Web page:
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dc.contributor.authorMoran, Seán Farrell
dc.contributor.editorCole, Natalie B.
dc.coverage.temporal2010s
dc.date.accessioned2020-05-13T18:37:53Z
dc.date.available2020-05-13T18:37:53Z
dc.date.issued2010-10-01
dc.identifier.citationMoran, Seán Farrell, "Creating a University of Distinction" Oakland Journal 19 (2010) 171-176en_US
dc.identifier.issn1529-4005
dc.identifier.urihttp://hdl.handle.net/10323/7878
dc.description.abstractJohn Henry Newman’s The Idea of the University (1873) holds that the sole reason for universities is to create knowledge. He envisioned a community of scholars—faculty members as well as their students—whose efforts were to make a mark on the sum total of human knowledge and by that means make the world a better place. There are many who now find Newman’s ideas passé, particularly so as we now see the university as an important tool of social engineering.en_US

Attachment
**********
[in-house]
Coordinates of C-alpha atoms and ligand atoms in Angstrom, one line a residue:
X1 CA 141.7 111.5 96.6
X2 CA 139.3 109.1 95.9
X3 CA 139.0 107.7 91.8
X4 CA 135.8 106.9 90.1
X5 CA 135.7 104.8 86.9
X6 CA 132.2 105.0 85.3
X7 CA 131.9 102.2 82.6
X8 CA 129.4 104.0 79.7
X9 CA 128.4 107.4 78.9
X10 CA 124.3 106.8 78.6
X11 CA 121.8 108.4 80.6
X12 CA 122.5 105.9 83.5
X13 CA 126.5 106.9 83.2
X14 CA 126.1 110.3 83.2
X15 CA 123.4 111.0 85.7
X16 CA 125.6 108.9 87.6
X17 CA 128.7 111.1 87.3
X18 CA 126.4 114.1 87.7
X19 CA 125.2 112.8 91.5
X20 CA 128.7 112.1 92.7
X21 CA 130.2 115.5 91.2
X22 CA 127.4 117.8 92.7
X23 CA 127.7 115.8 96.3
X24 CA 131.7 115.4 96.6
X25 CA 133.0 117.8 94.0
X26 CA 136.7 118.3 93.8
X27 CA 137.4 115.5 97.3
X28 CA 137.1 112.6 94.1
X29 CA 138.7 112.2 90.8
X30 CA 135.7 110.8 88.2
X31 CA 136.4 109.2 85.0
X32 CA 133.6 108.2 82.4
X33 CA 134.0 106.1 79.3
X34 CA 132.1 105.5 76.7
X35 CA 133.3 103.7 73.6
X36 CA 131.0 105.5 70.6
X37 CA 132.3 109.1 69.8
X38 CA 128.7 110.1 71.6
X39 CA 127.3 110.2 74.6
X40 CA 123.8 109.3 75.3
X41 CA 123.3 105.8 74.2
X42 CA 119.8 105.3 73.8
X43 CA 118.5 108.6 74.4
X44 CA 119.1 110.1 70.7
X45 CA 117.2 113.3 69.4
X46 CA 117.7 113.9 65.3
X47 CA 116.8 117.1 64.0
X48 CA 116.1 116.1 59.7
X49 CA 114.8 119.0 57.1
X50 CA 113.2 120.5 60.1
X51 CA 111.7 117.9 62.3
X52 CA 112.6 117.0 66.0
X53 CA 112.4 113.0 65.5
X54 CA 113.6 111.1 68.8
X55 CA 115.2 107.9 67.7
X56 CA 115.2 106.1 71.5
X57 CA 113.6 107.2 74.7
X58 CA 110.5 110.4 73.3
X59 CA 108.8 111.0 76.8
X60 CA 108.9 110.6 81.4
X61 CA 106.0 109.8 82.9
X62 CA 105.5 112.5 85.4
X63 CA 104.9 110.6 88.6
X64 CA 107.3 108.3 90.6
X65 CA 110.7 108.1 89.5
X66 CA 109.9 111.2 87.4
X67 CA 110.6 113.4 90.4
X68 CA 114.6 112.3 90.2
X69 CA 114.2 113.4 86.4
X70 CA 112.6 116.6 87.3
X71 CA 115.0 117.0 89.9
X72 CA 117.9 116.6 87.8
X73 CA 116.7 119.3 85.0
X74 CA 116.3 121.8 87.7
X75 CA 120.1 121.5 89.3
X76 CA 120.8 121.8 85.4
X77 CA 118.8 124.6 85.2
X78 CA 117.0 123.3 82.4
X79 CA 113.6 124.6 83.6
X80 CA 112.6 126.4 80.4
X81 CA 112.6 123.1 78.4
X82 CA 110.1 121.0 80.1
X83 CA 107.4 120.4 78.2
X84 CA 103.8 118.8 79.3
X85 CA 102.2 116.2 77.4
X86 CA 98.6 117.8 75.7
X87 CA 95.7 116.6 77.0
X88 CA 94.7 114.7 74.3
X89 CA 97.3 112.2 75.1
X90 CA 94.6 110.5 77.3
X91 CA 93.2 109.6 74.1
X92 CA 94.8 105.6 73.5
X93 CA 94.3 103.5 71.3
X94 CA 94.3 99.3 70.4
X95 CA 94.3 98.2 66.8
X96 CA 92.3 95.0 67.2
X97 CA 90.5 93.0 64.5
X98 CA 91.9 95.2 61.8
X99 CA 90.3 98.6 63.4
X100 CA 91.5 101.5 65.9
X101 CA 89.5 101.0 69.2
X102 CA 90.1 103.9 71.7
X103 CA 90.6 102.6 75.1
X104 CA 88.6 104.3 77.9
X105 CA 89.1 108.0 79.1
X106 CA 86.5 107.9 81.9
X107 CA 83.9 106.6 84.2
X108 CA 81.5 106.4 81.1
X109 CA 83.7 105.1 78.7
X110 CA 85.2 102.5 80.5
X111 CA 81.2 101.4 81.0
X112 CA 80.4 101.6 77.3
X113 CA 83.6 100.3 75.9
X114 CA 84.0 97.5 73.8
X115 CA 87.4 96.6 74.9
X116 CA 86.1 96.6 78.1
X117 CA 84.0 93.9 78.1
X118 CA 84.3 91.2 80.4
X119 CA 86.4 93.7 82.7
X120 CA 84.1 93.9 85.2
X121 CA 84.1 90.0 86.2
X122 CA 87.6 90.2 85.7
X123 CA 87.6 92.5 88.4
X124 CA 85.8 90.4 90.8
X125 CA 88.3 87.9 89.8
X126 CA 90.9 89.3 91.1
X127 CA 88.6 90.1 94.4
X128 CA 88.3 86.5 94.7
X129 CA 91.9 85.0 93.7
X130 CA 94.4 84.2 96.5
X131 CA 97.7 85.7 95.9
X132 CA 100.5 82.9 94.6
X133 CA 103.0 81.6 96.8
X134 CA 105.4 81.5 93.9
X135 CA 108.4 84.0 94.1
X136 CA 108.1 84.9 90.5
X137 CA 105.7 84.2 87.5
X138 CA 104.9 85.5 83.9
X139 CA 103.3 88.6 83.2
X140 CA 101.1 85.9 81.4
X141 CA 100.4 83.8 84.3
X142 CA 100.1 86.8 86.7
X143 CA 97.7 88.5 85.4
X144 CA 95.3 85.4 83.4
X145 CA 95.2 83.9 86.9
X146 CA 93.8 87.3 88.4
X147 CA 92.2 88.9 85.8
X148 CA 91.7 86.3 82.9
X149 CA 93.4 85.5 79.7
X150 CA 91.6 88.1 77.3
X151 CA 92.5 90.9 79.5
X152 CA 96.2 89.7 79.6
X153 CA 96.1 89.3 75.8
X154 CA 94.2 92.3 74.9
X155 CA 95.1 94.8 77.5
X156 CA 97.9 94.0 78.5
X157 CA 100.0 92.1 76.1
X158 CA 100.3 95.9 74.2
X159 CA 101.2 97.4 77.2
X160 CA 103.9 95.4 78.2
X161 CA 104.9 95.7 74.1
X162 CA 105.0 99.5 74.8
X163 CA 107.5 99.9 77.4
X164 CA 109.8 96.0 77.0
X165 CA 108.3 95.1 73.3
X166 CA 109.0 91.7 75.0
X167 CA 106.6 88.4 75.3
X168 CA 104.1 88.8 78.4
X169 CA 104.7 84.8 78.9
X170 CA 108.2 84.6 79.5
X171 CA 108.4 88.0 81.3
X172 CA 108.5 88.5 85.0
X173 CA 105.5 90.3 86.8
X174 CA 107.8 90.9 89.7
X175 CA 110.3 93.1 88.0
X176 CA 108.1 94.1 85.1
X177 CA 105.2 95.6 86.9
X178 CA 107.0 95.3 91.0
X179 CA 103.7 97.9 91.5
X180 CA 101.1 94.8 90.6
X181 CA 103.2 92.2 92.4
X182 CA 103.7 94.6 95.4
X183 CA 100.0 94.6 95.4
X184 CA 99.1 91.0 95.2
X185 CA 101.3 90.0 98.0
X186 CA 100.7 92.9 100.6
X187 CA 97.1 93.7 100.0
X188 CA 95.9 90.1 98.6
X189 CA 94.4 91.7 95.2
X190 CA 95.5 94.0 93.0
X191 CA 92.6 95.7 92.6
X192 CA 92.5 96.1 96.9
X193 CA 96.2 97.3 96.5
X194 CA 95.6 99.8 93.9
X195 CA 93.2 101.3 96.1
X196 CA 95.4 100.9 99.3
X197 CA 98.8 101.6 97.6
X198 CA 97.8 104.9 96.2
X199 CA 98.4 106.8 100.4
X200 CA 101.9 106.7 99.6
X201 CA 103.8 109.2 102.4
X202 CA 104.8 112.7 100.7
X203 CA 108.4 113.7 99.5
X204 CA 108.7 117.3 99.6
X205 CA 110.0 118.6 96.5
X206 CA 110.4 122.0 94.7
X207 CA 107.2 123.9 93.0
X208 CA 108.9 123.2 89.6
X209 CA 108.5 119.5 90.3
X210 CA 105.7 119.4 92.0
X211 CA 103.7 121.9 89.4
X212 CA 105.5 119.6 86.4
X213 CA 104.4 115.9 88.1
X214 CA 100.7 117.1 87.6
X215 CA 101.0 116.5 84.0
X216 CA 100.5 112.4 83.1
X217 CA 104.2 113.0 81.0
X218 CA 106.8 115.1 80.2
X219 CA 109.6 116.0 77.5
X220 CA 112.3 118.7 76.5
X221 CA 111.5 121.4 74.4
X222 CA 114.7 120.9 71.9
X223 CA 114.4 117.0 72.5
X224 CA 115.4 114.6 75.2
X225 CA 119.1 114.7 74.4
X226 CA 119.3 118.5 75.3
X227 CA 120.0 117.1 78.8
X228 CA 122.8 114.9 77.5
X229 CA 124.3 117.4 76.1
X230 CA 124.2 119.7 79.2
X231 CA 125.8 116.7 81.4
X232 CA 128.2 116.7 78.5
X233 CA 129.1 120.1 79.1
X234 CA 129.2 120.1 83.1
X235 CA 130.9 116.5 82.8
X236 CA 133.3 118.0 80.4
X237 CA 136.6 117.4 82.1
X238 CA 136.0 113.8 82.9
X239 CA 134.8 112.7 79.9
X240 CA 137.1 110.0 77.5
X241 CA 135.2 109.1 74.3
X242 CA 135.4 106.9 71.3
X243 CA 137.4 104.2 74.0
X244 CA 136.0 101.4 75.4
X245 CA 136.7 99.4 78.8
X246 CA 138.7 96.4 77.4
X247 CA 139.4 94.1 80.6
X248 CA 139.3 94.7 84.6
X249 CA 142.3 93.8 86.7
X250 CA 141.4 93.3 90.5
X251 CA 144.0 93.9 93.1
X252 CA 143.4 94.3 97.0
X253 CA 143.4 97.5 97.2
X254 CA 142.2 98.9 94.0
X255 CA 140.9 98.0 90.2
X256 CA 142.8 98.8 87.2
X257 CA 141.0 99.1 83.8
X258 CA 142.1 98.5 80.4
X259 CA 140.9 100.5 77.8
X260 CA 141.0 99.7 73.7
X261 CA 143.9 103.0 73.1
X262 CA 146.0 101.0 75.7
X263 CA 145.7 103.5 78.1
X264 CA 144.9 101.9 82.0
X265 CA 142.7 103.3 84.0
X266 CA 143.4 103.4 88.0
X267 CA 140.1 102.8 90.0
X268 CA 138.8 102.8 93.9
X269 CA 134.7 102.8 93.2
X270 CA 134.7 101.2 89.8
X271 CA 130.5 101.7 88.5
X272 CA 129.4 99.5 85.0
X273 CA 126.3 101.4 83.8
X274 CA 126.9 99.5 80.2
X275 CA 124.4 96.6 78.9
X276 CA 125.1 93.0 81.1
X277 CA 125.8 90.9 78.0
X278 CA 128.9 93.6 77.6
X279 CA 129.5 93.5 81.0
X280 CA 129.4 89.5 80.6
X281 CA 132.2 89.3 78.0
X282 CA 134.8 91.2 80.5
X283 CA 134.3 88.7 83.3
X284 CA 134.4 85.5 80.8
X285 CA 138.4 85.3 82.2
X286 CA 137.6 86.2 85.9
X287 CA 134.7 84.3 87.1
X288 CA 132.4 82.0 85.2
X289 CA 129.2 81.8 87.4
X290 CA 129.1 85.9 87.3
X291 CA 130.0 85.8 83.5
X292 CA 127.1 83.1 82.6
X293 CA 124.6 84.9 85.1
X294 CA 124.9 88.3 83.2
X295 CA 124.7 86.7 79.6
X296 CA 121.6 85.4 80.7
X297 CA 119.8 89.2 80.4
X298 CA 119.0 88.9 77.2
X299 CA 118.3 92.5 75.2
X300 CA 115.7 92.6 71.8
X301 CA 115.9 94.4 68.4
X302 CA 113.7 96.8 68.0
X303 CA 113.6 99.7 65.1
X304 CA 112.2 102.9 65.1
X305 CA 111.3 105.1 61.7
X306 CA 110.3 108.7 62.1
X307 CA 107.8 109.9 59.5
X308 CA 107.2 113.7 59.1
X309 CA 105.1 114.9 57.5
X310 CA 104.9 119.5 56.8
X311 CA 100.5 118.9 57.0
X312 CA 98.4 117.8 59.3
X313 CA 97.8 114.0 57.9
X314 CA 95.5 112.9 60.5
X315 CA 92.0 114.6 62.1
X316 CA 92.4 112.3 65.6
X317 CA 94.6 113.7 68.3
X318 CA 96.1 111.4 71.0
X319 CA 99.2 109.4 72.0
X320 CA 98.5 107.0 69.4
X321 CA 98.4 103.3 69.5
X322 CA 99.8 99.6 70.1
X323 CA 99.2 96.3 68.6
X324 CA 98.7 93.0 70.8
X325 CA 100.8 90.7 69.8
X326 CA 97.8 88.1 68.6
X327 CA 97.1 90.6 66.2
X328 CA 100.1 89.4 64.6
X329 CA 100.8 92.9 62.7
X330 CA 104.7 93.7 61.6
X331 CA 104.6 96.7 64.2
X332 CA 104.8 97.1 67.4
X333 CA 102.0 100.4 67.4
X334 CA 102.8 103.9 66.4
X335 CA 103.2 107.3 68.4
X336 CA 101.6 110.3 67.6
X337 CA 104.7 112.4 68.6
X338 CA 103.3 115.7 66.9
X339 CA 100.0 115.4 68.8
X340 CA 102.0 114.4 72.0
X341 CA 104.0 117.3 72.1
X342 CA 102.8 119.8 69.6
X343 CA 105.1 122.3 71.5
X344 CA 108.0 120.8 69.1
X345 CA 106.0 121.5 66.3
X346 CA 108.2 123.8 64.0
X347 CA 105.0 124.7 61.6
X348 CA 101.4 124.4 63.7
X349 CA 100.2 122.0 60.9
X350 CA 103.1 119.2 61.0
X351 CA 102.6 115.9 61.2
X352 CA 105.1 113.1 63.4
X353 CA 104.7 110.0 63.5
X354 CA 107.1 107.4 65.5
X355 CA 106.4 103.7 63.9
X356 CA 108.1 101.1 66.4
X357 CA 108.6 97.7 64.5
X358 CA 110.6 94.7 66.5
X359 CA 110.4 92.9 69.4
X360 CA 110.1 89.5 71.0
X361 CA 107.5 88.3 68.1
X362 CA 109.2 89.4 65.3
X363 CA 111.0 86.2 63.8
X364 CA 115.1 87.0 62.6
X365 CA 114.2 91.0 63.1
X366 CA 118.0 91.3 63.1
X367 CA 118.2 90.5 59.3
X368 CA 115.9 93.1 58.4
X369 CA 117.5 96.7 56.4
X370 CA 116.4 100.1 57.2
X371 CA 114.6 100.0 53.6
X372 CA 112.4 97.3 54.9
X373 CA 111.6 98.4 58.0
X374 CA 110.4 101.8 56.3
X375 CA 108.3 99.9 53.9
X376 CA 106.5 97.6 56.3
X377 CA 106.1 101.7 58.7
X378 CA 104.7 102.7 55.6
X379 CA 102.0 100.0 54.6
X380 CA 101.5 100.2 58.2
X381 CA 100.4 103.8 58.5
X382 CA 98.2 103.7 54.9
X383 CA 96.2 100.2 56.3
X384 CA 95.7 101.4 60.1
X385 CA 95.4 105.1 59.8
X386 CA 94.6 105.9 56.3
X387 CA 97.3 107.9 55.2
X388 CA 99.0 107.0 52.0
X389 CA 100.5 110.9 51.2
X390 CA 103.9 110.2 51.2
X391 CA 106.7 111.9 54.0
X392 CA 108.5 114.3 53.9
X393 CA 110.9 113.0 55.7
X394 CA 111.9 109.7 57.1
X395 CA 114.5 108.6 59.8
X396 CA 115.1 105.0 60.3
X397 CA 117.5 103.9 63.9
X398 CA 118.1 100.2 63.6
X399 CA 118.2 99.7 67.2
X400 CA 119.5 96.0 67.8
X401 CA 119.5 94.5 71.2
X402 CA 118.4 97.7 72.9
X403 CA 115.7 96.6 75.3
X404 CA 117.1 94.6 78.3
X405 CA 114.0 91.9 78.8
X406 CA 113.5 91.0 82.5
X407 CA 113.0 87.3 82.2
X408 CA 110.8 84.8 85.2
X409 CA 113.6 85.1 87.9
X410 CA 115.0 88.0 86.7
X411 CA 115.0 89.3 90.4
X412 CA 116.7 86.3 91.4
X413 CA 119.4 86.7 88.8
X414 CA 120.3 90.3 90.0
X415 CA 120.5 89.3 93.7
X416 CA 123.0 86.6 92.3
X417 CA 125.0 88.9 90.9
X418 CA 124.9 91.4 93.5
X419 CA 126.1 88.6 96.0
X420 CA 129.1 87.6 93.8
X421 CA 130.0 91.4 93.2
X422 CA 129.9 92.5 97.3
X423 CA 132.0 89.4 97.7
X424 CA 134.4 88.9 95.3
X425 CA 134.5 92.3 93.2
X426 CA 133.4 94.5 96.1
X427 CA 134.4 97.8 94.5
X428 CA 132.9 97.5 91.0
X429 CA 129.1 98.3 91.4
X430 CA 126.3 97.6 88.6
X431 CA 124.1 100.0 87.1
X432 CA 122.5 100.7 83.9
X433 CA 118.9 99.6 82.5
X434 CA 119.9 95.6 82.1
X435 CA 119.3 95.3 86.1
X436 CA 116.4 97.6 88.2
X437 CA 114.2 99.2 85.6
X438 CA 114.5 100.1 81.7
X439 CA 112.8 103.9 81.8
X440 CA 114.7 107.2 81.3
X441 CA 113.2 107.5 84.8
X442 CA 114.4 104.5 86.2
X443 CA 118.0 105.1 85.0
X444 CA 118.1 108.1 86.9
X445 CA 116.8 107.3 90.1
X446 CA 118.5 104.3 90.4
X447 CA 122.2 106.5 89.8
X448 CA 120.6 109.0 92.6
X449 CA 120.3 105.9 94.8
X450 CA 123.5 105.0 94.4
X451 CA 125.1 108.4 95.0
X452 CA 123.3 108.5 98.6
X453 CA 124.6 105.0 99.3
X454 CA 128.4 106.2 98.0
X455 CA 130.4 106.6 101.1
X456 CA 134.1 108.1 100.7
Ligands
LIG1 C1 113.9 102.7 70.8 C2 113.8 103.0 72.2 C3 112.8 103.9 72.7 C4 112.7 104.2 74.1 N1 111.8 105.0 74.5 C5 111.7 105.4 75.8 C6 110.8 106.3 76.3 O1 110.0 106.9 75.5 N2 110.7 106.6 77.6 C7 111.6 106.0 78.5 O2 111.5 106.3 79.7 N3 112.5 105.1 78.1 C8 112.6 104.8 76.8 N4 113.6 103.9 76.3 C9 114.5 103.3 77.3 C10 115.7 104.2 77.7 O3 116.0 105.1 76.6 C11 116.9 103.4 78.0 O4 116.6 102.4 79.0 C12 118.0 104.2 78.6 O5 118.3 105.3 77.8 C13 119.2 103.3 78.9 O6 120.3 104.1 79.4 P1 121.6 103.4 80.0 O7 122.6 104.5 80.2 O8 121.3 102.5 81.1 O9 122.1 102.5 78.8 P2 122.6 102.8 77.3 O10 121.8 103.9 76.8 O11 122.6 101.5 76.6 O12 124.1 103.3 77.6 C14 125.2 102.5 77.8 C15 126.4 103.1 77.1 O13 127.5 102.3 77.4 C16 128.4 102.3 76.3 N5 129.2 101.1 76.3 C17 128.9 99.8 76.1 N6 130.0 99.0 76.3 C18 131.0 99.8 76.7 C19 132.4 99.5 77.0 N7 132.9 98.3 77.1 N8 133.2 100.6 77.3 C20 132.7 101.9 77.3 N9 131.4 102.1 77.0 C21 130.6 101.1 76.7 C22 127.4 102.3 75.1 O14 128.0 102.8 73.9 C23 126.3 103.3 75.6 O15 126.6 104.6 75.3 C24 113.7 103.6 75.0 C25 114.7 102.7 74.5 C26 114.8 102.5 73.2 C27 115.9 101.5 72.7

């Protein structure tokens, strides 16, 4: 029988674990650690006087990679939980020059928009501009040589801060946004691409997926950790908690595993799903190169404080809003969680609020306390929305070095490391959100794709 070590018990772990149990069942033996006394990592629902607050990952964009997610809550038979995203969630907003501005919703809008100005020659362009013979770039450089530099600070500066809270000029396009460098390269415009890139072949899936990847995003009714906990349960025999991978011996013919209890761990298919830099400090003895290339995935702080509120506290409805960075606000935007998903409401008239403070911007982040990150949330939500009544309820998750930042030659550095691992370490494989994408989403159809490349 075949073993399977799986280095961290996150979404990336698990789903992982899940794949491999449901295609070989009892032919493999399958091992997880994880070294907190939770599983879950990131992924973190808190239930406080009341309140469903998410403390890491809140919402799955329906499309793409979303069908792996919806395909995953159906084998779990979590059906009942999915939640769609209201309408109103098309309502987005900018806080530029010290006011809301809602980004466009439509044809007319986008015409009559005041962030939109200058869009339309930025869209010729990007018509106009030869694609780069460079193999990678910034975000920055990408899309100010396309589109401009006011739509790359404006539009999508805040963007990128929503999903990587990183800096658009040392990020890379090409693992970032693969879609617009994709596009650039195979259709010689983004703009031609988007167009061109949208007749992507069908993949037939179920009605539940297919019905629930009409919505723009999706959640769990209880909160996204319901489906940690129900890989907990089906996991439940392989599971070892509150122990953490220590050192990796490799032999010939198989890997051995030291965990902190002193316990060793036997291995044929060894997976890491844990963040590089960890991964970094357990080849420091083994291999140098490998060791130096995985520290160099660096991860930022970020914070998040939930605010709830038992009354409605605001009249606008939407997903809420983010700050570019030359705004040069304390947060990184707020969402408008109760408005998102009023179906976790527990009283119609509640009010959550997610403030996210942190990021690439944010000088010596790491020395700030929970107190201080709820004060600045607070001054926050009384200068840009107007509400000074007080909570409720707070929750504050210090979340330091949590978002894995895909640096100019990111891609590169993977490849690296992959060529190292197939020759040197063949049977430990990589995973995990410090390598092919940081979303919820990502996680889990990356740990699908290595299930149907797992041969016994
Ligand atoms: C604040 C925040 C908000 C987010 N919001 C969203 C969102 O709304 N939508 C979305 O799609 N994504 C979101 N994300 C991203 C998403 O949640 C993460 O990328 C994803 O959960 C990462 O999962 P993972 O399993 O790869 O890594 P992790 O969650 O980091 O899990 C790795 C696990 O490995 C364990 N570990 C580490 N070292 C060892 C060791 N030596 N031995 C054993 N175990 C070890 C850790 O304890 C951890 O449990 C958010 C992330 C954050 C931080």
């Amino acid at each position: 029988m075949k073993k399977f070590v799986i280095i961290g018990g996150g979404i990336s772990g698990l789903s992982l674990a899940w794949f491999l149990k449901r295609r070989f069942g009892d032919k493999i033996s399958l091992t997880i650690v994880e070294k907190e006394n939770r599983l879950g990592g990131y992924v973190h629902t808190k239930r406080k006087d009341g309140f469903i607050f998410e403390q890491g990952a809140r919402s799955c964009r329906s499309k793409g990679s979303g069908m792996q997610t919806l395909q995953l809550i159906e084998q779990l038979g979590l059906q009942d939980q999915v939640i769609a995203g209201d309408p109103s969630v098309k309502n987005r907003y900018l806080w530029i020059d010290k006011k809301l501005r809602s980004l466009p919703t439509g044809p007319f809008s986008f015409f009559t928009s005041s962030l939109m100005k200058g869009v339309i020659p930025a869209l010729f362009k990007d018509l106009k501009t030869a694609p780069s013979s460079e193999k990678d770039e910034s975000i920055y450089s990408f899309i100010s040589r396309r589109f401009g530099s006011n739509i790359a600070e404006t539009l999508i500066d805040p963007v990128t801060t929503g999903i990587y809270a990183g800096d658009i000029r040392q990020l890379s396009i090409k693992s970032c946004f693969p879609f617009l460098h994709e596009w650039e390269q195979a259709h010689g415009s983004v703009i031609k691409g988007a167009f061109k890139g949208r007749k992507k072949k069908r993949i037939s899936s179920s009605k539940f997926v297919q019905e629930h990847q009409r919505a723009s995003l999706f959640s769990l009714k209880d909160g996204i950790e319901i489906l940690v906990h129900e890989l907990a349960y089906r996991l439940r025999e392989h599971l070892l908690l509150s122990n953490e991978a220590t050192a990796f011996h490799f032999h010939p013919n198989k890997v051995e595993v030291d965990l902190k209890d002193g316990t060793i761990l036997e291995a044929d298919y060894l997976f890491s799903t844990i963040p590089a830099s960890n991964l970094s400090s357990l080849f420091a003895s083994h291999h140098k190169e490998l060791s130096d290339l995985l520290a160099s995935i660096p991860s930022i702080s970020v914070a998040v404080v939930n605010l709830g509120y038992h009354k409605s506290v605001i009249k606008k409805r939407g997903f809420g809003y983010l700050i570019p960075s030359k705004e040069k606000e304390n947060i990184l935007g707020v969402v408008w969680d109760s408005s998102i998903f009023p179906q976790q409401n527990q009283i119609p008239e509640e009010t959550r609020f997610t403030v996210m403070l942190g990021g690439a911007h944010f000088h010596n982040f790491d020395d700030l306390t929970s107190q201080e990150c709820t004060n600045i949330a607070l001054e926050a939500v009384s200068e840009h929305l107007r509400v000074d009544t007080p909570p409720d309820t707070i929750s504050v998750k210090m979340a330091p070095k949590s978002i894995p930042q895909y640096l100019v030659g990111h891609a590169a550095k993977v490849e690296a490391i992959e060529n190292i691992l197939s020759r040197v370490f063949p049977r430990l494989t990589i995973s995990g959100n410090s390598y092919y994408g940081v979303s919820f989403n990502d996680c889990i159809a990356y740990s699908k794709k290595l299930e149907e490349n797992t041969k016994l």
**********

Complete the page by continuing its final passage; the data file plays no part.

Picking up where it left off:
dc.language.isoen_USen_US
dc.publisherOakland Universityen_US
dc.relation.ispartofOakland Journal Number 19: Fall 2010en_US
dc.rightsCopyright held by Oakland Universityen_US
dc.subjectScholarshipen_US
dc.subjectHigher educationen_US
dc.subjectOakland Universityen_US
dc.titleCreating a University of Distinctionen_US
dc.typeArticleen_US


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